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IC History: Changing the channel


River Walk
On the west side of the river between Iowa Avenue and City Park Bridge the Maybee Theater Building and the Arts Campus were built atop a series of abandoned quarries. Photos courtesy of UI Special Collections

Most Iowa Citians don’t know how the Iowa River between the Burlington Street Bridge and northern part of City Park came to look as it does, nor that the channel once followed a very different course through the city. Would one know what was underfoot while walking along its banks or viewing it from afar? Who remembers the islands in the river, the quarries along its banks or the changes in 1939 that made them disappear?

Terrell's Mill
Terrell’s mill was located on an island that no longer exists.
The river first changed in 1843 when Walter Terrell constructed his flourmill between current North Dubuque Street and the now nonexistent island located in the river’s channel between Dubuque Street and what would become City Park. They powered the large and active mill by water that came from a two section stone mill dam. One section of the mill ran from Dubuque Street to “The Island” (as it was referred to), and the second section ran from The Island to the northeastern corner of what is now City Park. The mill was carried away in a flood in the 1880s but the mill dam still impounded water back to the Coralville Dam, also built in 1843. The river channel between those two dams was a favorite location for boating excursions in the summer and skating in the winter.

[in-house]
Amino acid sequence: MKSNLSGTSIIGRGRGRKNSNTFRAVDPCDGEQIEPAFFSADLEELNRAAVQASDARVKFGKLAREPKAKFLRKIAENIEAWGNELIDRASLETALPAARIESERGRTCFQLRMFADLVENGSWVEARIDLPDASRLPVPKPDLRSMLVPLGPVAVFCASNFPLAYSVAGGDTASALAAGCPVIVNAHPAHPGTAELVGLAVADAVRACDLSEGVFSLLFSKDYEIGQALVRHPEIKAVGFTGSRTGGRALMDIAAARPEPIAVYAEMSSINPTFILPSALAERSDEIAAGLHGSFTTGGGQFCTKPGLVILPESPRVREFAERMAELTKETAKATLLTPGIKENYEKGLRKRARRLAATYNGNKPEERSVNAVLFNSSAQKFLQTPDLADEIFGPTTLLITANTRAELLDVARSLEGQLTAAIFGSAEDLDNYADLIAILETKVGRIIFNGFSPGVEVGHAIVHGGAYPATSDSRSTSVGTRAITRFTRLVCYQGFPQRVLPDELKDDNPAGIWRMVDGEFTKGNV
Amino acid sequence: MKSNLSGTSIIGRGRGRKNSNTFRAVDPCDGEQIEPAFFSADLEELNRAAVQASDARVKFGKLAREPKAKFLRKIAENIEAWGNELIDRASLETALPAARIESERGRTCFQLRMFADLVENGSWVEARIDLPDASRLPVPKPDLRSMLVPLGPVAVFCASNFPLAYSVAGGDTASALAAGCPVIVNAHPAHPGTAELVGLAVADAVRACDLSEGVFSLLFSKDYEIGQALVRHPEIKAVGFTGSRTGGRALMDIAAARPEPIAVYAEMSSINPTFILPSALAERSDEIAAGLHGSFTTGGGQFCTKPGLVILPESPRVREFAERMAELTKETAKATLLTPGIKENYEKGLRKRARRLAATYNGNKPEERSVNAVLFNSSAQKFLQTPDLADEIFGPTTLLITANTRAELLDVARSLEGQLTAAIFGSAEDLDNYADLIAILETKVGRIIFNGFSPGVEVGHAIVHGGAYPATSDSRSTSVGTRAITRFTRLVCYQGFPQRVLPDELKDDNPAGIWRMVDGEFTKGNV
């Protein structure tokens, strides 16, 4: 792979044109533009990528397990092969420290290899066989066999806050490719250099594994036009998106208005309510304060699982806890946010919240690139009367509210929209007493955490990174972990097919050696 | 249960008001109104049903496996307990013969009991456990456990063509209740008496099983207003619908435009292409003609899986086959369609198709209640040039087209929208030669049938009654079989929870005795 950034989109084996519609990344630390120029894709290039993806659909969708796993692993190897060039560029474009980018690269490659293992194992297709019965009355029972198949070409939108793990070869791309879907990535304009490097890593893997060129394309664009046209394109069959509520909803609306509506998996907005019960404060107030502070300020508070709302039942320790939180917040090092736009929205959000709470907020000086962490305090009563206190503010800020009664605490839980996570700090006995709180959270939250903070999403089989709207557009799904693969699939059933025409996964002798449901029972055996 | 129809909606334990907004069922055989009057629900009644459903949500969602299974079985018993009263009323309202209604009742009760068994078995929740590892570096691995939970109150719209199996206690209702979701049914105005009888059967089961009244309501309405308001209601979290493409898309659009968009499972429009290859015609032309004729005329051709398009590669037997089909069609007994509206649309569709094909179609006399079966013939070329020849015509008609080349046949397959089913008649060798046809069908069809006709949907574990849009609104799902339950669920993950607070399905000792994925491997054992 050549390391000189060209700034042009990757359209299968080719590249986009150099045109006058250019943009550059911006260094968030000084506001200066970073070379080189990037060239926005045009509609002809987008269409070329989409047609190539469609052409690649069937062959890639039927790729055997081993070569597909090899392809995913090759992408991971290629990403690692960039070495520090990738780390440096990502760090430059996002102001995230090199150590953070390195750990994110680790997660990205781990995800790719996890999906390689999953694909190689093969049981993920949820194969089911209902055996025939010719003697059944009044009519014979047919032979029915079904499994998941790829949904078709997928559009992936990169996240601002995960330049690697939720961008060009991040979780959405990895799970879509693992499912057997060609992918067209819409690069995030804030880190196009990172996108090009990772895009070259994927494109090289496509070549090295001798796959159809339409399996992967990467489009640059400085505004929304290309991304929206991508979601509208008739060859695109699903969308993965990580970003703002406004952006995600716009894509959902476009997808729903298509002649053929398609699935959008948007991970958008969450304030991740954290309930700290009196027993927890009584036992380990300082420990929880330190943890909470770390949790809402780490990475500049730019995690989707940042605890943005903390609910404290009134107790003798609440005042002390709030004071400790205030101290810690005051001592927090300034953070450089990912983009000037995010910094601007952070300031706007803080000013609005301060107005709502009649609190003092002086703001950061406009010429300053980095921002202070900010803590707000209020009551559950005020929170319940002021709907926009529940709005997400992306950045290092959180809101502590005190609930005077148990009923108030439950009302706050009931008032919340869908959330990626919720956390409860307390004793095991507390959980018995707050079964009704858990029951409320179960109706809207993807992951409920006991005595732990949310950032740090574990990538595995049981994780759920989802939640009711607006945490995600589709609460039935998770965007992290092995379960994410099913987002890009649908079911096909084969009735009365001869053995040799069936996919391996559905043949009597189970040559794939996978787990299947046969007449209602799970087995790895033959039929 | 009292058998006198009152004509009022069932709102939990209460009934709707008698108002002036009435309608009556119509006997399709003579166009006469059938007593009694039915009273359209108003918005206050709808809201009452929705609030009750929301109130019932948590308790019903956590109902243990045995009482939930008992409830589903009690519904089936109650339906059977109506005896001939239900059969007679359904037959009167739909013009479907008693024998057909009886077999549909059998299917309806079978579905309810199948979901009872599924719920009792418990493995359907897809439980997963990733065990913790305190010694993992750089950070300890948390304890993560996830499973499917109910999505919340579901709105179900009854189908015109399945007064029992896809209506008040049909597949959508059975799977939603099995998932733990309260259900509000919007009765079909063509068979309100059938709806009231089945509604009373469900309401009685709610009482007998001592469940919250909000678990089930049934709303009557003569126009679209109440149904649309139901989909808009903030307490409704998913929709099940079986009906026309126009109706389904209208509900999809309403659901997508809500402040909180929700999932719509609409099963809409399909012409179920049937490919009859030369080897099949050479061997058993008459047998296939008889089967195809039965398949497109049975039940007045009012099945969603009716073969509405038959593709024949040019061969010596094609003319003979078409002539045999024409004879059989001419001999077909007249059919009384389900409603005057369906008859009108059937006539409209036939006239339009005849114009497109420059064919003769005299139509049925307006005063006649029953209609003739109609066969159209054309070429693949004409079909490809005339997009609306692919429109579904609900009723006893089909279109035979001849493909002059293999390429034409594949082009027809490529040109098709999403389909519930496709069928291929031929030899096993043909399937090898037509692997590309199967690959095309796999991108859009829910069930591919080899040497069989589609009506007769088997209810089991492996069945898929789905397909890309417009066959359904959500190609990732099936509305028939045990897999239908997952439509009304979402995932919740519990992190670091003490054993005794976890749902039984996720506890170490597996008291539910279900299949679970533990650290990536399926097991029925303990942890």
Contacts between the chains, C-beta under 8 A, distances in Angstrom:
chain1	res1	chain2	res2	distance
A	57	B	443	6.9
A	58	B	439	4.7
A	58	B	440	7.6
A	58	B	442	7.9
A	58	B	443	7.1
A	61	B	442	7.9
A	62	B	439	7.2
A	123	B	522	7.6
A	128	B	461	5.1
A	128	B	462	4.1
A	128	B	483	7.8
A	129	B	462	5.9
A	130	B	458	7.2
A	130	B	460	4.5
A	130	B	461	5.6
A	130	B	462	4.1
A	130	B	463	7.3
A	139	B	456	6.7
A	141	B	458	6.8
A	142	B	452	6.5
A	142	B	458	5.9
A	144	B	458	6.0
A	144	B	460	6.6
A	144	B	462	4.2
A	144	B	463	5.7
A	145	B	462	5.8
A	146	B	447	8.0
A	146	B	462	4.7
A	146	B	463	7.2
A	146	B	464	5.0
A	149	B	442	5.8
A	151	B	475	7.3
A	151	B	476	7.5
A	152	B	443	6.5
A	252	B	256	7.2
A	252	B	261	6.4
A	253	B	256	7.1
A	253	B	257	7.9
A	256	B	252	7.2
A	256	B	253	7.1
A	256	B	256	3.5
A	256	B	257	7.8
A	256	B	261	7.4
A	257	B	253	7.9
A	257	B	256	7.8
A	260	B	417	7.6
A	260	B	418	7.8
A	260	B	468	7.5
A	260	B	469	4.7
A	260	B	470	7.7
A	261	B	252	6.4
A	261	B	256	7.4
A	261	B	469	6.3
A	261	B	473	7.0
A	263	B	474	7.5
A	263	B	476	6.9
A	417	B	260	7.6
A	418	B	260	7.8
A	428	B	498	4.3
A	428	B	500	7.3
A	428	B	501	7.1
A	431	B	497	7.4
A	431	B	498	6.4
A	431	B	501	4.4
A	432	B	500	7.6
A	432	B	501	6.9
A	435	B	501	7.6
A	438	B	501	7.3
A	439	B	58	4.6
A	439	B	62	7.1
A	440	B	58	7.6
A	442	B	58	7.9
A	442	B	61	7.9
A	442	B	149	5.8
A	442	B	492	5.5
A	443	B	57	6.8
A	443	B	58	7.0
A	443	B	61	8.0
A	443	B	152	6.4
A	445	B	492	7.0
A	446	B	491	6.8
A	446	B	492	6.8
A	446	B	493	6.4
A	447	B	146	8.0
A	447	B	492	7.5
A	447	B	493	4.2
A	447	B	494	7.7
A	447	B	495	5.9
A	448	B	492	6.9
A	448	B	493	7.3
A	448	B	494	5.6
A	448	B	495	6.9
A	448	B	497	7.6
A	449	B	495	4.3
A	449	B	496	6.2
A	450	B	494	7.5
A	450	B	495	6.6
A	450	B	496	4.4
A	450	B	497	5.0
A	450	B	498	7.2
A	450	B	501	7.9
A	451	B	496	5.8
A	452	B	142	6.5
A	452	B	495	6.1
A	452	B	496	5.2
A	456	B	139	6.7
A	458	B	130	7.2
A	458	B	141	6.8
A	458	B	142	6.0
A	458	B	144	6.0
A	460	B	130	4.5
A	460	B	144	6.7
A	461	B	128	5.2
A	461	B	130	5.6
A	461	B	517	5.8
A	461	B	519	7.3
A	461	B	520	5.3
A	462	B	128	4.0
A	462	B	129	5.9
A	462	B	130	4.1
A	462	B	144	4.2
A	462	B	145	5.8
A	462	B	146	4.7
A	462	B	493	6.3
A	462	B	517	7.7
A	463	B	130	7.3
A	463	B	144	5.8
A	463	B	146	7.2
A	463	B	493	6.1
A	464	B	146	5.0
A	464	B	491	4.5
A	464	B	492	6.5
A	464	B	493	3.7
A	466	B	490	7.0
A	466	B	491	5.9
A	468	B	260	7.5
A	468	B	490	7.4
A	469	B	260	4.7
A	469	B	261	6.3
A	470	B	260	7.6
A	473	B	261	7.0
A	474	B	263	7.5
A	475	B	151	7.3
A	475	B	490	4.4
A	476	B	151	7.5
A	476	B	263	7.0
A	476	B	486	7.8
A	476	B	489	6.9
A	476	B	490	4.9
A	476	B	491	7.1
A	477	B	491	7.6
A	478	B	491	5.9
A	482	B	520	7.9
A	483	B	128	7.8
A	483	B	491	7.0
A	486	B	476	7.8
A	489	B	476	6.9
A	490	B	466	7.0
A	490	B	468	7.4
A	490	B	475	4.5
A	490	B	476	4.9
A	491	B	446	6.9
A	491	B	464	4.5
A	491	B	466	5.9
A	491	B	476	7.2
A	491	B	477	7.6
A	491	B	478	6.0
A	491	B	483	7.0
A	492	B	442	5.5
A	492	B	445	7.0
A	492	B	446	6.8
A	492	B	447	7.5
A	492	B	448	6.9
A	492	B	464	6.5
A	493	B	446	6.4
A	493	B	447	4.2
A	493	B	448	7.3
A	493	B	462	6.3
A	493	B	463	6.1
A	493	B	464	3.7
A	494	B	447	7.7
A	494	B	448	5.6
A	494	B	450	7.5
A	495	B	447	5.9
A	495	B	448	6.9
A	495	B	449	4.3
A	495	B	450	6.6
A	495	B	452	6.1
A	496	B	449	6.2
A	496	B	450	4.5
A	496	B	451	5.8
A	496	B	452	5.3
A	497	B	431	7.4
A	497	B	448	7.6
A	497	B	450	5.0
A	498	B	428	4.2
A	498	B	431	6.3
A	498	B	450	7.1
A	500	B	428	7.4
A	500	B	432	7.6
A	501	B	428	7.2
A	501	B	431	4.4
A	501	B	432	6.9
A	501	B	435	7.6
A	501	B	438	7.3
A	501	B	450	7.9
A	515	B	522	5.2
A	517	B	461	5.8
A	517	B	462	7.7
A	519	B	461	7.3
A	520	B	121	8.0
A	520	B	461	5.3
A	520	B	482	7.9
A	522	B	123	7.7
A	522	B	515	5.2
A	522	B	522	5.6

The mill
The demolition of Terrell’s mill
Around 1890 Terrell’s mill dam was dynamited and with it gone, the river level sank back to its original level, flooding curtailed and improvement projects by both the city and the university began along both sides of the river. In 1908 the Iowa River’s landscape changed with the construction of Park Bridge, which for the first time directly linked the city on the eastern side of the river to the park on the west. It provided wagon, auto and trolley car traffic access to the newly opened Manville Heights area.

Between 1917 and 1930 little occurred along the Iowa River except for the completion of the innovatively engineered Burlington Street Bridge in 1918, replacing the 1861 steel arch bridge. During this time, the area along Riverside Drive north of Iowa Avenue consisted of abandoned quarries. Most of North Dubuque Street was much the same and the limekilns still operating near the Mayflower dorms.

In the early 1930s, the University envisioned and initiated a series of beautification projects, starting with both buildings and scenic structures such as walls, walkways and skating ponds. On the west side of the river between Iowa Avenue and City Park Bridge the Maybee Theater Building and the Arts Campus were built atop a series of abandoned quarries. The senior class helped build and fund a shelter house near now nonexistent skate ponds.

Iowa River walk
Iowa River walk circa 1933